Bill was my first dog up, early on Wednesday morning. We drew up a cooperative group of sheep and Bill laid down a beautiful run, marching them around like they were old friends. I mucked up our single at the end, calling Bill in on one I shouldn't have for a miss, but that was the only low spot. Final score was 187 (out of 220), good for 6th place in the first  round of 150 dogs. (Thank you to Lora Withnell of Sheepdog Training Courses for video of my guys, so grateful to have these!)

Zac ran early on Friday morning, and did a fantastic job with a tricky draw. He ran as well as he's ever run before, and it was hard to even tell he had a difficult ewe in his group before we got to the pen. The run came to a screeching halt at the pen, as we tried to oh-so-carefully convince that ewe she should go in with her friends. I could see Zac getting more and more frustrated with her, so handled him very carefully there, trying to not let the sheep bolt out of the mouth of the pen, and also keeping Zac from taking a bite and earning us the disqualification. Finally, finally, after what seemed like an eternity, they marched in and I closed the gate - about 2 seconds too late, with time called and no pen points. I'd actually found myself tearing up a bit when Zac and I walked onto the field before his run, as I realized this would be his last Finals. But it was nothing compared to the waterworks a few minutes after we left the field and his score was posted. 150 with no pen and no single, still good enough to qualify for the semifinals, in 36th place.

(video courtesy of Lora Withnell of Sheepdog Training Courses, thanks Lora!)

Bill and I drew up first for the Saturday semifinals. I hate having to run first, it's just never been a very good draw for me. For some reason, Bill stopped on his outrun before he'd even gone halfway out and had to be given a whistle to go on. Maybe he heard something? He landed a bit short at the top end but the sheep came off pretty good, and we got around the course pretty nicely, with good lines and turns.
(photo by Michelle Dobbs)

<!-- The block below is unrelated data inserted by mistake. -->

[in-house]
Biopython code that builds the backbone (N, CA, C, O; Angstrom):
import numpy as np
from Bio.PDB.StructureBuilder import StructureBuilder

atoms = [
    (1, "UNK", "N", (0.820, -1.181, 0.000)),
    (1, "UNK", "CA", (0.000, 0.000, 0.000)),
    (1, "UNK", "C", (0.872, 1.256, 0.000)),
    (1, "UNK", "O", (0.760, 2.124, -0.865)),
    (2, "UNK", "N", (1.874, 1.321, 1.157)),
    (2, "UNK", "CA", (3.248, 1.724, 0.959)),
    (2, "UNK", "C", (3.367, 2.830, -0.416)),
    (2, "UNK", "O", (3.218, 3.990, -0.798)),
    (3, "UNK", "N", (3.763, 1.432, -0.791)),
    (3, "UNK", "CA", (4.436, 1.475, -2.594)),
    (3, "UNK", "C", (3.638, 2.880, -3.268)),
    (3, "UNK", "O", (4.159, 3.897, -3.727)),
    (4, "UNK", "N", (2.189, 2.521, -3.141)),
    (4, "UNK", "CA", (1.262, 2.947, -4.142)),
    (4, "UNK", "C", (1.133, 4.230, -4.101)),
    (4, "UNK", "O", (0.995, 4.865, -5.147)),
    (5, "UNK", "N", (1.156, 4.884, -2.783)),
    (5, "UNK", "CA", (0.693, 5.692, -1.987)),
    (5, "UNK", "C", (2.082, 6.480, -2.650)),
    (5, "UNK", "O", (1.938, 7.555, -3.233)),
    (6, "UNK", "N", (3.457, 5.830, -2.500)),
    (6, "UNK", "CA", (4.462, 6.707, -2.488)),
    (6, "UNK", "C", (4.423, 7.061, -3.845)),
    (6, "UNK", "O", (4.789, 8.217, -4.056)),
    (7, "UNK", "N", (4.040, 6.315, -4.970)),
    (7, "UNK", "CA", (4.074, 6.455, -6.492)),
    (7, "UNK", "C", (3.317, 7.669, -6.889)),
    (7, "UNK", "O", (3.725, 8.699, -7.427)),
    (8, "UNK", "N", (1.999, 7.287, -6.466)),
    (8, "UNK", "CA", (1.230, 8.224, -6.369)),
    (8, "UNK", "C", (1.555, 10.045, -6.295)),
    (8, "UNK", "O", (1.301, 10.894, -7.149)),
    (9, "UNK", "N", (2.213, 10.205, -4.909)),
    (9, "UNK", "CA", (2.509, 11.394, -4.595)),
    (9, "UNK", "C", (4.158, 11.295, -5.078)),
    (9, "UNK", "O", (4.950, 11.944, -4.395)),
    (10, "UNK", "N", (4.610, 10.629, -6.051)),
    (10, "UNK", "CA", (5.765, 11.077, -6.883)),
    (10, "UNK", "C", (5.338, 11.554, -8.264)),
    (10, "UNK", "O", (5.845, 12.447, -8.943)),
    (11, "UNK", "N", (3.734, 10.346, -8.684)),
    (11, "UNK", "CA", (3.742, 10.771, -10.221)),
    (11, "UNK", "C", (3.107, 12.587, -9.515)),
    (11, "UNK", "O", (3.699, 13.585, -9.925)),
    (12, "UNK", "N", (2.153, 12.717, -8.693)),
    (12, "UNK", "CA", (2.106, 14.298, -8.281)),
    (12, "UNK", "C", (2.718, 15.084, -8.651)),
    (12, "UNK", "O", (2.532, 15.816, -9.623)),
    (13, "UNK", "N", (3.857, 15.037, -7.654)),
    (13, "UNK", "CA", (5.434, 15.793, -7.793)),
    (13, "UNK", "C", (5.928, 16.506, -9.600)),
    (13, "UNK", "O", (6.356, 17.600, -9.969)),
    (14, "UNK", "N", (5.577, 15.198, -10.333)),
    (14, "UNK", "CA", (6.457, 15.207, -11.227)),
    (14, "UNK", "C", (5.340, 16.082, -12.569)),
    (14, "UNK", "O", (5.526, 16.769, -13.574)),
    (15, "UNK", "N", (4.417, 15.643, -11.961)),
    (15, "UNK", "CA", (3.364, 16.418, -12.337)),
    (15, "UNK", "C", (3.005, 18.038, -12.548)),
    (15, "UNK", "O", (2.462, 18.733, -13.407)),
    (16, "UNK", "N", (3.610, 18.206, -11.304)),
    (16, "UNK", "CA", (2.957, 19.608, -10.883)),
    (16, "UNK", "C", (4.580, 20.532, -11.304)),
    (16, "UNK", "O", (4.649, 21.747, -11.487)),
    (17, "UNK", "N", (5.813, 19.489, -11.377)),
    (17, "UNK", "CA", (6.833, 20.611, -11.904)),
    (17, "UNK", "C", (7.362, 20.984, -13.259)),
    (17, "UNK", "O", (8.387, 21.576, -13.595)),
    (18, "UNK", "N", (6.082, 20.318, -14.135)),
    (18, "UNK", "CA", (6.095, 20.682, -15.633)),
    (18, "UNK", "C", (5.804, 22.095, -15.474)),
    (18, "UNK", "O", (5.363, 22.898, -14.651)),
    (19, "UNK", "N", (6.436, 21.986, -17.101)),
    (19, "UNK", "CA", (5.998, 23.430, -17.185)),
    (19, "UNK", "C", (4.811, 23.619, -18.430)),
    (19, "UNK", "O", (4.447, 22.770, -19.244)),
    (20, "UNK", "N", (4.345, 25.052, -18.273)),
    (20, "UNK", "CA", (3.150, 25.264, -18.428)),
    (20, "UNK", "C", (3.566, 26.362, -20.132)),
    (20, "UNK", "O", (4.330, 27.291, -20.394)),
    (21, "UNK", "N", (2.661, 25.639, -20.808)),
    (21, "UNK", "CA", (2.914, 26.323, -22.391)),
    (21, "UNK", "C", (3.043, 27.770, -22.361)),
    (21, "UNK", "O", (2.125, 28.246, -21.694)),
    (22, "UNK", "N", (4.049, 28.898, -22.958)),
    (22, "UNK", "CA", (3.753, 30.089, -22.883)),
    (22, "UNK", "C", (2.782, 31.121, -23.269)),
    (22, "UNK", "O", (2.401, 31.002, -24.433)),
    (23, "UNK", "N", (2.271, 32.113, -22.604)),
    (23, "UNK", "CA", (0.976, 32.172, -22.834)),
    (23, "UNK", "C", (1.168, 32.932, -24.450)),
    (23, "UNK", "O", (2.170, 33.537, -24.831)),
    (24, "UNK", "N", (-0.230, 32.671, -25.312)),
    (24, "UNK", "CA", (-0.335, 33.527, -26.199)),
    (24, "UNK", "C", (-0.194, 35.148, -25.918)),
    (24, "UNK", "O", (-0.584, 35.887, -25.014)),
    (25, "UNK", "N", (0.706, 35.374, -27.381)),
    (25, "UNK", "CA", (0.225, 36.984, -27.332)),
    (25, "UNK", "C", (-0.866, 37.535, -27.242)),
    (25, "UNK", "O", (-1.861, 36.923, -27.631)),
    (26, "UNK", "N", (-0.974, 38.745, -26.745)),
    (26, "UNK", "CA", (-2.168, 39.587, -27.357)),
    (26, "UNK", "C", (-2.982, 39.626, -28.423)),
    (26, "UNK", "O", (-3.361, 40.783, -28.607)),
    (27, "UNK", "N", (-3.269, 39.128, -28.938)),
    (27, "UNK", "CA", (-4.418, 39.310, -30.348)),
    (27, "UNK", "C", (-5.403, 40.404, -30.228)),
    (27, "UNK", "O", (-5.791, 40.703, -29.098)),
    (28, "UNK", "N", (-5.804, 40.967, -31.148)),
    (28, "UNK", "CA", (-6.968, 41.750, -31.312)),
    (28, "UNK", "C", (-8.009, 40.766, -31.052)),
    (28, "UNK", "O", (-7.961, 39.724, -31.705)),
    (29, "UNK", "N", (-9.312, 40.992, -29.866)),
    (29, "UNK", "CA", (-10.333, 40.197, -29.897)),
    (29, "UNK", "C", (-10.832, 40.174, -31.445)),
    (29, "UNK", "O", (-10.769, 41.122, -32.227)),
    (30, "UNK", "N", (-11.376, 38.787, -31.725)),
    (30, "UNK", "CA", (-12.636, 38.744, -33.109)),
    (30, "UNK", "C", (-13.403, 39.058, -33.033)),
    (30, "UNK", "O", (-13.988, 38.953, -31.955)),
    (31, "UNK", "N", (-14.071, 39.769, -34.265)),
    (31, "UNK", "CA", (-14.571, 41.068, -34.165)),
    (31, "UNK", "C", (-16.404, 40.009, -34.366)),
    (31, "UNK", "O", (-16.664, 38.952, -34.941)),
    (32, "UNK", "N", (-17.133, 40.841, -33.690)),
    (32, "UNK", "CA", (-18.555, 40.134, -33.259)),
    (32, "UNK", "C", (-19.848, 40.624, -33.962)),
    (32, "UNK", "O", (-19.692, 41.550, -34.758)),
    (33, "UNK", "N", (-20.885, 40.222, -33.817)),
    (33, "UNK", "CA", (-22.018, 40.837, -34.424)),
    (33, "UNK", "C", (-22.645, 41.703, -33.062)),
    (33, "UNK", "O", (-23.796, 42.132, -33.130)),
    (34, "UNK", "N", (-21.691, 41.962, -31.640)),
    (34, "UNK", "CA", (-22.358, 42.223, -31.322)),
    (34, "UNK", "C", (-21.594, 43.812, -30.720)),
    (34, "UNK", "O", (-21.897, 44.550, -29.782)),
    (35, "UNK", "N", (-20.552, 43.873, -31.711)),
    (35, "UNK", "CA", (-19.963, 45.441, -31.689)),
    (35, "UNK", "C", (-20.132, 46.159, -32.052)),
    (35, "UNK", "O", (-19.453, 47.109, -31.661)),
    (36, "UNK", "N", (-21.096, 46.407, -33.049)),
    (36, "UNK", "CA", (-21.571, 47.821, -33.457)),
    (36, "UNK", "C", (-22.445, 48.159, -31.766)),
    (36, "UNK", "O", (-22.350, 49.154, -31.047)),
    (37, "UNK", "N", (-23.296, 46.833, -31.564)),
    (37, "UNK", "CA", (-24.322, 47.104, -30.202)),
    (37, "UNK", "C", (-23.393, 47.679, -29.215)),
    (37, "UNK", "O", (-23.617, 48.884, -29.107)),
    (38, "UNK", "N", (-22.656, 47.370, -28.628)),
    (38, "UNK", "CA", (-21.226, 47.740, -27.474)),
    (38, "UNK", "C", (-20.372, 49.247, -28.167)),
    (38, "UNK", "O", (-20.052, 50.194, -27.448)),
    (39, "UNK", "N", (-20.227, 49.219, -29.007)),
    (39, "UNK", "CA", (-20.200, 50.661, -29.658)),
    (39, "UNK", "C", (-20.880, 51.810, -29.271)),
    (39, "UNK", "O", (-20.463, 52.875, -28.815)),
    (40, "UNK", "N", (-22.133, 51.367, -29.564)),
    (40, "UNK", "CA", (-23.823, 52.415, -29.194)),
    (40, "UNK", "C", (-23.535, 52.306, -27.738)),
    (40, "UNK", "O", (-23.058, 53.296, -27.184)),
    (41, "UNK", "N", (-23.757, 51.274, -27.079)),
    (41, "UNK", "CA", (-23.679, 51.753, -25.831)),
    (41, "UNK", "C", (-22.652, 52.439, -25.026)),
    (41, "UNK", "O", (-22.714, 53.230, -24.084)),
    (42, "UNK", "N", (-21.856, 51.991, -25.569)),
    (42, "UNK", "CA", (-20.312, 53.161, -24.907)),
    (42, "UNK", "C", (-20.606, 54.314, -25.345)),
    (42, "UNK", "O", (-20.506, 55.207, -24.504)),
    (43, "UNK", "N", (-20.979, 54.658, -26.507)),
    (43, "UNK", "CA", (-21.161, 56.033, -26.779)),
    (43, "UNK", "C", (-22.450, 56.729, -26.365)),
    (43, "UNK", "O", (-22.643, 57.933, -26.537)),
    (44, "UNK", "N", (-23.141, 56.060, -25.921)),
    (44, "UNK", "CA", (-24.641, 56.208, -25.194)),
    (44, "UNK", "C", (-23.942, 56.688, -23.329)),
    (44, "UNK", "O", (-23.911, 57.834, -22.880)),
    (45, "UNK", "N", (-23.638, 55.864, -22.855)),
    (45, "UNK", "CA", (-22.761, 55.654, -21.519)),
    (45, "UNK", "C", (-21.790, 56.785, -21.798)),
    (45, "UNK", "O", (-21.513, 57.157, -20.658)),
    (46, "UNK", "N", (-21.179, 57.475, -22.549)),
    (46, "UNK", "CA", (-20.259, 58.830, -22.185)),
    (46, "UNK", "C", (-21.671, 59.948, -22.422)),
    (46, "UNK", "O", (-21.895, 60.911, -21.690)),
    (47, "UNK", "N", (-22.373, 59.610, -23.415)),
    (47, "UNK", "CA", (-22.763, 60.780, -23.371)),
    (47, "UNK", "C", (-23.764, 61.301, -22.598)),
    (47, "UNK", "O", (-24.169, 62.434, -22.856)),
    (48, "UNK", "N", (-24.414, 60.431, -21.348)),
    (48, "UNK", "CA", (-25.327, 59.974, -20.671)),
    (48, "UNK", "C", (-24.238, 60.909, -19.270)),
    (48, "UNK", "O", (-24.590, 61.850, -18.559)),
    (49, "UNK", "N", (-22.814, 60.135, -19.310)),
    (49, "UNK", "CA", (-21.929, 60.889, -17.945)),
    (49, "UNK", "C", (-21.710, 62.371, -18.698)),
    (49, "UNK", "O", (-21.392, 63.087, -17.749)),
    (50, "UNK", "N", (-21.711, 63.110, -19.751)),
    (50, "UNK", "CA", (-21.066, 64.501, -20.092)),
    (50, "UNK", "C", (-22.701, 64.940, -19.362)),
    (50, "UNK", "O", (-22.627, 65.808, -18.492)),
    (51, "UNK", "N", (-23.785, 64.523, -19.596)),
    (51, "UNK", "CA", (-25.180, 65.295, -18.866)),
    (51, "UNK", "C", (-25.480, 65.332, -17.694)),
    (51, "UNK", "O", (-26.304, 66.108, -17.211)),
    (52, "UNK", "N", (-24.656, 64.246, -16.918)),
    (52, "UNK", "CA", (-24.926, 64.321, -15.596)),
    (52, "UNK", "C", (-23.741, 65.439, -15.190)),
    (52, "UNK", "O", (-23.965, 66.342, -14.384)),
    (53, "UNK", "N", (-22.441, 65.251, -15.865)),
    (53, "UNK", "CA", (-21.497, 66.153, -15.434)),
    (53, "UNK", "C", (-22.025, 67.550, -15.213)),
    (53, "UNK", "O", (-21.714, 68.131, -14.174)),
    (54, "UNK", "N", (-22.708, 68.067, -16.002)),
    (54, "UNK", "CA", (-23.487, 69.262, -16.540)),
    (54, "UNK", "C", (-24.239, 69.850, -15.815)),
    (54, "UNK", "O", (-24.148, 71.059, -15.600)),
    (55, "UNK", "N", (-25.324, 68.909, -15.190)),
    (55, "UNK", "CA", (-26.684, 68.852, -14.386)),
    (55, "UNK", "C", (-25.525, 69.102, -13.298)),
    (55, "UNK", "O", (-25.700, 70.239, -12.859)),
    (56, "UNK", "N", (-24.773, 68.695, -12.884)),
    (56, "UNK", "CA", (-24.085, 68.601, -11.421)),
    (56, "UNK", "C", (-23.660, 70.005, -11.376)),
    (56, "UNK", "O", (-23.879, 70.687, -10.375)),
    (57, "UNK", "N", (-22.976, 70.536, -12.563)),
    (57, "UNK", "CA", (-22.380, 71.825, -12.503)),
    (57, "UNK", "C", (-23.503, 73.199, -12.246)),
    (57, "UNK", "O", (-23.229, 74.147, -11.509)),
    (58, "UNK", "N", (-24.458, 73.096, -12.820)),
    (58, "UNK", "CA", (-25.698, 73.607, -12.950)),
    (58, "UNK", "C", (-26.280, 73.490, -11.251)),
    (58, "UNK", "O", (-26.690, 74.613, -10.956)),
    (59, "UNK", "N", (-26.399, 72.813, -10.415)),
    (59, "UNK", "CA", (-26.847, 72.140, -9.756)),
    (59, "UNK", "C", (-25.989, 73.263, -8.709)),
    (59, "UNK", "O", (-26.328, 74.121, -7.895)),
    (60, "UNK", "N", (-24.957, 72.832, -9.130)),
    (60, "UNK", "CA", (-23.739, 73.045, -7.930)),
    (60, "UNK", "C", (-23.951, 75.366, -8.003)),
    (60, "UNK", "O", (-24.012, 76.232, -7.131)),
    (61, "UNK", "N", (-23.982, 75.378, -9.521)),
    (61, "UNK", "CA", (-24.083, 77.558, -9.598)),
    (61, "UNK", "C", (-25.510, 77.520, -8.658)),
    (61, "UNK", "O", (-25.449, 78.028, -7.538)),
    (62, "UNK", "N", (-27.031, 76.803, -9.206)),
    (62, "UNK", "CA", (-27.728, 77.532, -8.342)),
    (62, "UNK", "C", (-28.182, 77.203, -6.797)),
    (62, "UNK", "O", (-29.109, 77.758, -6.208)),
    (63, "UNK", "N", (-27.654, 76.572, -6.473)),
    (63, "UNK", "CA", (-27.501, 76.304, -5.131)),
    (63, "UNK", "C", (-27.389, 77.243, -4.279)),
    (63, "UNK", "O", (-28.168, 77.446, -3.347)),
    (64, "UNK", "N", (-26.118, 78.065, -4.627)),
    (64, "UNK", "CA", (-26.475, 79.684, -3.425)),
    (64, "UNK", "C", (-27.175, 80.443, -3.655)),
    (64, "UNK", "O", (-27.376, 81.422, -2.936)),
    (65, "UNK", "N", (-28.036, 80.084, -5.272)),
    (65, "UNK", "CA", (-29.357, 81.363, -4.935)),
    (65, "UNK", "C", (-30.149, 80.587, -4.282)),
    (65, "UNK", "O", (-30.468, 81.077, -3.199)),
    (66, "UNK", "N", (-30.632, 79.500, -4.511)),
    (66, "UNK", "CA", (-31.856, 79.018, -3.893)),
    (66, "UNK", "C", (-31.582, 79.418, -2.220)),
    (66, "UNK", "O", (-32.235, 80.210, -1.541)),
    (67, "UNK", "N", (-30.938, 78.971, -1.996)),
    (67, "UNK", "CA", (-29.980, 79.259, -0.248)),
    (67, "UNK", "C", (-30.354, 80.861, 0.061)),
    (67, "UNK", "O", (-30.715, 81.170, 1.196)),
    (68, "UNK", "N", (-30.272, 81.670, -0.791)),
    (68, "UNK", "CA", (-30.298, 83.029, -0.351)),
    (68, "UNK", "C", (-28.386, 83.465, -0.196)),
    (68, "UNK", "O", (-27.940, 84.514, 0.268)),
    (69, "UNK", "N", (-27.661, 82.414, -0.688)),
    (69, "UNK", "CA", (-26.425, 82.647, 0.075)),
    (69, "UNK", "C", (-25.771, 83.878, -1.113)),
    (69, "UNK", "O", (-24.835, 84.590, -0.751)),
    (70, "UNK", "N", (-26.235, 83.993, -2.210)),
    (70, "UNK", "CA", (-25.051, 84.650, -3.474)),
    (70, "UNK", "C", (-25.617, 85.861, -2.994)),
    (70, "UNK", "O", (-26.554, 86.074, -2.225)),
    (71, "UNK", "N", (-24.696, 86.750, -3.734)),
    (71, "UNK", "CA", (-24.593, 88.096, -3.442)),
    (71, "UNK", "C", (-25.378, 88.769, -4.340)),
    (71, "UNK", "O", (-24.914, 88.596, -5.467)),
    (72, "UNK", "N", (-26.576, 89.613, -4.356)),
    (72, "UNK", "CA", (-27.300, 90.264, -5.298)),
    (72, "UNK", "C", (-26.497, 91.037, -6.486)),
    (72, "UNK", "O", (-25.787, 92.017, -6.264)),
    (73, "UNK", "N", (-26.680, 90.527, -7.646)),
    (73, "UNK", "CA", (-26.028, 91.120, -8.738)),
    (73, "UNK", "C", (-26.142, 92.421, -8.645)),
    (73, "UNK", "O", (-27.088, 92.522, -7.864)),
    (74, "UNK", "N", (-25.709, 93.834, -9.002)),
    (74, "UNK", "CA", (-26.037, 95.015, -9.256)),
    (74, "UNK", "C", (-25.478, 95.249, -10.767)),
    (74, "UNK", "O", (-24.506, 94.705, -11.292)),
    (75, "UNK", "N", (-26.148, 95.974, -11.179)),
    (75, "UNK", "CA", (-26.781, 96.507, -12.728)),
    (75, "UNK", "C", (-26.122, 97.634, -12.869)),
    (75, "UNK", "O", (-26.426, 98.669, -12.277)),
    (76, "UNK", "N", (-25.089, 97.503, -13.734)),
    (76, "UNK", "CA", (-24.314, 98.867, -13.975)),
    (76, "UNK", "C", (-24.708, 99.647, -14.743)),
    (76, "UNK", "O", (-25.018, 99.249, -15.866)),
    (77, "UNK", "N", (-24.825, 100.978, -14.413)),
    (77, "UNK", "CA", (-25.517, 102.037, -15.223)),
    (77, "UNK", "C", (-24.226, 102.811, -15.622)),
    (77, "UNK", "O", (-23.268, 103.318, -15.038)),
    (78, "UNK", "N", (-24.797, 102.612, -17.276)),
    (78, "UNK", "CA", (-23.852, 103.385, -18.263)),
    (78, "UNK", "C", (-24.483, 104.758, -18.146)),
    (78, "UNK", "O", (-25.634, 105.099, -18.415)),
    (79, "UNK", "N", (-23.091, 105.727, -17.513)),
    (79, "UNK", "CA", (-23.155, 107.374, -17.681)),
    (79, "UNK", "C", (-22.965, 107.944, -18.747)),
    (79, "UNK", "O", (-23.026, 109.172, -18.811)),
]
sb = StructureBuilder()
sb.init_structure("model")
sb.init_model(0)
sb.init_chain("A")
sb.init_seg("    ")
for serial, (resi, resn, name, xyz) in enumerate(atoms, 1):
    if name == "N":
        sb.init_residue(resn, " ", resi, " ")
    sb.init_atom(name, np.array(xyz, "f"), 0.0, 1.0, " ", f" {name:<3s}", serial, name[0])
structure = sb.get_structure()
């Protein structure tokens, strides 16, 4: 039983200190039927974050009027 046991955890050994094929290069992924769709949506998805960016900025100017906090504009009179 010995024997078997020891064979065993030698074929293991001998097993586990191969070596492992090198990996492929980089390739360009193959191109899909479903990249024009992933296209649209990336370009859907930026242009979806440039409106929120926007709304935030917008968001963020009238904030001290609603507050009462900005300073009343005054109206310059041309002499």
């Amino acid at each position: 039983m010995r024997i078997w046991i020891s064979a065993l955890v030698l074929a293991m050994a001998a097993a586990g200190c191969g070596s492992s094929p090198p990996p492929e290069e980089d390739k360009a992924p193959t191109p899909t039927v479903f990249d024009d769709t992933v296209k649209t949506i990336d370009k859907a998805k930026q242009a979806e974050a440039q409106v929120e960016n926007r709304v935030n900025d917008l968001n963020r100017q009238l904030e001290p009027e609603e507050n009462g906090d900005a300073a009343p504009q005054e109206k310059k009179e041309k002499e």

We were to do a marked shed (3 plain, 2 collars), pulling off 2 unmarked sheep. The split came pretty easily but Bill let one of the sheep go. I think I needed to be more firm about it, in hindsight. Unfortunately, it was our undoing. It took a bit of time to get the split set up again but we got it fine with me being more positive about my instructions. Moved on to the pen and the sheep marched straight in on Bill's direction. But a short time limit on the run meant we did not have enough time to get the sheep out and get the single. Final score was 155, landing Bill in 24th position with 17 dogs going on to the Final (cut off was 160). Zac ran in the 32nd spot, and run he did. He worked even better than he had in the first round, doing every little thing I asked and mastering the sheep like the old pro he is. He was tight on his outrun, more so than I'd have liked. Over the last year, he's starting giving me an "old dog outrun", not wasting any energy by bending out and giving the sheep plenty of room at the top. That hurt our score but what really knocked us out was my own big error - I managed to pull the sheep back through the first drive gates, only by a few feet and then corrected, but still, that did it for our score. Otherwise, around the course was very pretty. The in bye work was fantastic, Zac was just wonderful there. I haven't seen the breakdown yet, but I'd be very surprised if a single point was lost on the marked split/pen/single. It was as smooth as could be with Zac being calm and cool and in charge. Final score was 158, good for 21st place.